Cycle trail trial
A five-kilometre length of Palmerston North’s College St is the site of a new trial cycle route.
Highlighting the route along the existing cycle lanes from Maxwells Line in Awapuni to the Albert St roundabout are ‘‘Primary Route’’ cycling signs, with disc-shaped directional indicators on side roads, installed courtesy of Higgins on existing lamp-posts and roadside poles.
Horizons Regional Council road safety co-ordinator Desley Monks said the trial, which could go national, was part of the Palmerston North City Council’s Integrated Transport Strategy, and is designed to help bike riders find a safe route along city streets.
‘‘We know that some people who ride or want to ride a bike don’t always know the safest route to get through town, particularly in Palmerston North where there is an influx of new students every year.’’
The trial route was chosen because of its high use by those who cycle to school, university or work.
Monks hoped the simple but innovative idea, a collaboration between the NZ Transport Agency, PNCC, Horizons Regional Council and Higgins, would further encourage cycling in Palmerston North.
The idea is that the signs would also prompt motorists to be more aware of cyclists along the route.
‘‘Motorists seem to have terrible trouble in this town seeing cyclists,’’ Monks said. Cyclist Willie McKay agreed. ‘‘Biking anywhere in town is a risk,’’ McKay said, adding that cyclists had to constantly remain alert to any potential hazards.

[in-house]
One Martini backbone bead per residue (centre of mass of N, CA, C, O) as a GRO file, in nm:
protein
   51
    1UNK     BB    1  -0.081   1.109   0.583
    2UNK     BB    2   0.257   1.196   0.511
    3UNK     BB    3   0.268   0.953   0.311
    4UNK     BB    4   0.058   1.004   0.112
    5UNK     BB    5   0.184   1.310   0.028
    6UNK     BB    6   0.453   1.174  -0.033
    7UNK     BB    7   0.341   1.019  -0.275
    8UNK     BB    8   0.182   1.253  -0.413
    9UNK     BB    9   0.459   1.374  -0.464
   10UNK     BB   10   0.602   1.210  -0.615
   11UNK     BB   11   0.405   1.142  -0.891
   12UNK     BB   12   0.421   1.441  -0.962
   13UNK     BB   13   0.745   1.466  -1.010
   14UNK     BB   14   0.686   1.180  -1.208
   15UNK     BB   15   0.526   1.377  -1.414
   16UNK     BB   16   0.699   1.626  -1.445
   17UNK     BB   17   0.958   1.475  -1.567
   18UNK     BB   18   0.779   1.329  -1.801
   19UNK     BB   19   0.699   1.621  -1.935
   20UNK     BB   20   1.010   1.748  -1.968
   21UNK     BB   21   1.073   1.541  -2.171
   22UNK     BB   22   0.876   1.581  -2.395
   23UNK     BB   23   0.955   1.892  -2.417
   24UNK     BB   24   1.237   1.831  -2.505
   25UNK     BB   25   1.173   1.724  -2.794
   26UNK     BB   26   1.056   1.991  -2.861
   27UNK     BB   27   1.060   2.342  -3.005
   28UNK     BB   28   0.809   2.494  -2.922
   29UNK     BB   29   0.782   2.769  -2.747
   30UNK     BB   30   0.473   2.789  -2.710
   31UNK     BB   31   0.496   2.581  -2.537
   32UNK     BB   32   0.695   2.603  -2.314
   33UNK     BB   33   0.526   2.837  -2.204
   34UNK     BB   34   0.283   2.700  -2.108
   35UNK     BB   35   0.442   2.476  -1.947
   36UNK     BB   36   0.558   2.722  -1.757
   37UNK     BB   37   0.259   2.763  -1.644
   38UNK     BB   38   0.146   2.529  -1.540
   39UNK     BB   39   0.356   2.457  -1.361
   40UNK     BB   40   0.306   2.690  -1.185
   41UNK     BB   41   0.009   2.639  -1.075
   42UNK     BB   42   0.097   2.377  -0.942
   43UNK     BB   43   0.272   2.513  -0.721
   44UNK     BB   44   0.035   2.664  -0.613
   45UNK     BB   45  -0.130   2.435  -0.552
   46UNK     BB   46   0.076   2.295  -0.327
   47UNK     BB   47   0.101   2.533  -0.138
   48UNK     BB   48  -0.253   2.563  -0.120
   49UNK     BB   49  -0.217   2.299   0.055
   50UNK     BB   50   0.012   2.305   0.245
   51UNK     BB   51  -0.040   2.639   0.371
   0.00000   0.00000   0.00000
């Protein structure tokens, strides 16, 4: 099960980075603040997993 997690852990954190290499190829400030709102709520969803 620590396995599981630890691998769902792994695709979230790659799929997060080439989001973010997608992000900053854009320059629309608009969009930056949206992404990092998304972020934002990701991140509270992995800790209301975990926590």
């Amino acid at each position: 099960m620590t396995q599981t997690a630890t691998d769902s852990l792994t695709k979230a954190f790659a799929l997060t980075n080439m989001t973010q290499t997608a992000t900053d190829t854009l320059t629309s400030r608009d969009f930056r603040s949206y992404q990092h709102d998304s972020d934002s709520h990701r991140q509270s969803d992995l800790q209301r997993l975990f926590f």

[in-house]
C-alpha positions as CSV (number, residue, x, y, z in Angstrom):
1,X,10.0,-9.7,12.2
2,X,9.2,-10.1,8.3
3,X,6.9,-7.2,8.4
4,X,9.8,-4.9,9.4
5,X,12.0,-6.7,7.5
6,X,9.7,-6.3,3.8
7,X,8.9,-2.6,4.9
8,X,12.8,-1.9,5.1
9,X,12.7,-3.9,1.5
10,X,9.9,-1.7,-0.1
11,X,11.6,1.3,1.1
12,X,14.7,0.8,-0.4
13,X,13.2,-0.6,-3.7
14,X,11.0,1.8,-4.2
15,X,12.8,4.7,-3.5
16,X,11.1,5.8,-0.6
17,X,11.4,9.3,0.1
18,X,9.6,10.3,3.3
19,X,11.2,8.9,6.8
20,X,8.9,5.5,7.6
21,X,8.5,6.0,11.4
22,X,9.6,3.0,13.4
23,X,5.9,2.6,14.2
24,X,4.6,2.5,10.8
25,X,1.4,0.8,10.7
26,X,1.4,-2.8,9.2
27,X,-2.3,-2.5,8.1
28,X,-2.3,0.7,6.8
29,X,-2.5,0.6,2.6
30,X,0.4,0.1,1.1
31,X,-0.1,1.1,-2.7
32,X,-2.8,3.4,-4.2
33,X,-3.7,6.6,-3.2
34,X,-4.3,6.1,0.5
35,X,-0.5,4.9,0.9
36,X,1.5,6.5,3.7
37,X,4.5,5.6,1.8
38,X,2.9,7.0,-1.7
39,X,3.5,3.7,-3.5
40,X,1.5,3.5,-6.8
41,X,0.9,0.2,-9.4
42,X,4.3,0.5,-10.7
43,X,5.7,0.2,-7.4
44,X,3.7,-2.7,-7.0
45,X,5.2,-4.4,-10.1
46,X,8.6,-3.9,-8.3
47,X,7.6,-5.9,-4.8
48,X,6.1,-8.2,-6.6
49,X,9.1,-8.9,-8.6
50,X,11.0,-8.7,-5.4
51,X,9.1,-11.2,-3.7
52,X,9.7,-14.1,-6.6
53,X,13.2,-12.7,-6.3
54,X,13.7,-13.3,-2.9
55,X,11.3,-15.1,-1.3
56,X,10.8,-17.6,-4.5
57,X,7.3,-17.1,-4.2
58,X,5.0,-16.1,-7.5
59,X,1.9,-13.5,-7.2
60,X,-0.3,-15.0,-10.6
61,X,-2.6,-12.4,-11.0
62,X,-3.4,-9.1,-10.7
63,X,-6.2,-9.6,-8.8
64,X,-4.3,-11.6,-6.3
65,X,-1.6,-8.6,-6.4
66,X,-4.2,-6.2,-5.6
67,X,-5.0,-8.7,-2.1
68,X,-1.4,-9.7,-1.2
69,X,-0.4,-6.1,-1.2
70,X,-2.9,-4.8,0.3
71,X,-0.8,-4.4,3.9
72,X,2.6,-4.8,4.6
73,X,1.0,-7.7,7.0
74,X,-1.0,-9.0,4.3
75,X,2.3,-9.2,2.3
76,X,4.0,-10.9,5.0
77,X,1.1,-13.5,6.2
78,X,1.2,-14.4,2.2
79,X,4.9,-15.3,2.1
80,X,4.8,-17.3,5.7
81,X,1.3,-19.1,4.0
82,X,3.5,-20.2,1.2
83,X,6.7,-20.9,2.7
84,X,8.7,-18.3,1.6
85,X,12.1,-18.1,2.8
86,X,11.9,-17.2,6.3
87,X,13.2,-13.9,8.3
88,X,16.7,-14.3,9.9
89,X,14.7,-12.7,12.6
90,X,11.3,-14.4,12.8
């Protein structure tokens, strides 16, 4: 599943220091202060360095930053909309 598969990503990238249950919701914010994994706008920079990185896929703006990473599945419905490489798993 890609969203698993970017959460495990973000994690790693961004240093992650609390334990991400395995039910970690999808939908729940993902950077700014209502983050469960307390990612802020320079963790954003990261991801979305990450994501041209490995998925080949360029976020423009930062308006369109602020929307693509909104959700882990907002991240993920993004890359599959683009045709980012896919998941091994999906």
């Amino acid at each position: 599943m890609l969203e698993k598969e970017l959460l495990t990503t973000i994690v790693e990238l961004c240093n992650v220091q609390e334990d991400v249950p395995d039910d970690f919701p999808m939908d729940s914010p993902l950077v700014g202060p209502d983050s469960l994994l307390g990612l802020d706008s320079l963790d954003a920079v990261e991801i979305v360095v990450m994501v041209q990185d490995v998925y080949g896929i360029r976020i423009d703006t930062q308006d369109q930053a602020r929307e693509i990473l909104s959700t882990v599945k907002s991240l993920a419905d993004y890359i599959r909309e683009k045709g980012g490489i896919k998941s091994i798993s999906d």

To help with promoting cyclist visibility and the new trial route, this Friday between 8am and 9am Horizons staff will be handing out hi-visibility vests, backpack covers and ankle snap bands, along with cycling road codes at the intersection of Cook St and College St adjacent to Savage Cres.
Over the next three years the trial route will be monitored, tracking the number of cyclists, and seeking community feedback about whether the signs have made a difference to people’s choice of transport. A special fundraising lunch in Palmerston North that had the NZ$183,000, 18-carat gold Melbourne Cup as its centrepiece raised $1300.
The ‘‘pass the plate’’ luncheon for racing industry stakeholders and sponsors at The Fat Farmer in Hokowhitu attracted 40 guests, who were addressed by city mayor Grant Smith and Caroline Powley from the Trevor Smith Renal Fund.
‘‘It was a fabulous day,’’ Powley said. ‘‘ We were really stoked with the support.’’
The $1300 will go towards buying Lazyboy chairs for at-home dialysis patients who have to spend up to six hours three days a week receiving the treatment, ‘‘so they need to be comfortable’’.
Local fundraising for the comfort of dialysis patients included the purchase last year of nine flat-screen televisions for the hospital renal unit.
After lunch, the Cup toured the unit, visited the hospital’s oncology and rehabilitation wards, and the staff cafeteria.
A highlight for Alasdair Robertson from RACE Incorporated was seeing how many people wanted their photo taken with the cup.
New cycle route riders on College St negotiate the Cook St roundabout (from left) Malcolm Todd (Horizons Regional Council), Johnny McKay, Willie McKay, and Shaun Harvey (Transport Agency). The Cook St sign indicates where the route is, and the insert picture shows signage along the primary route.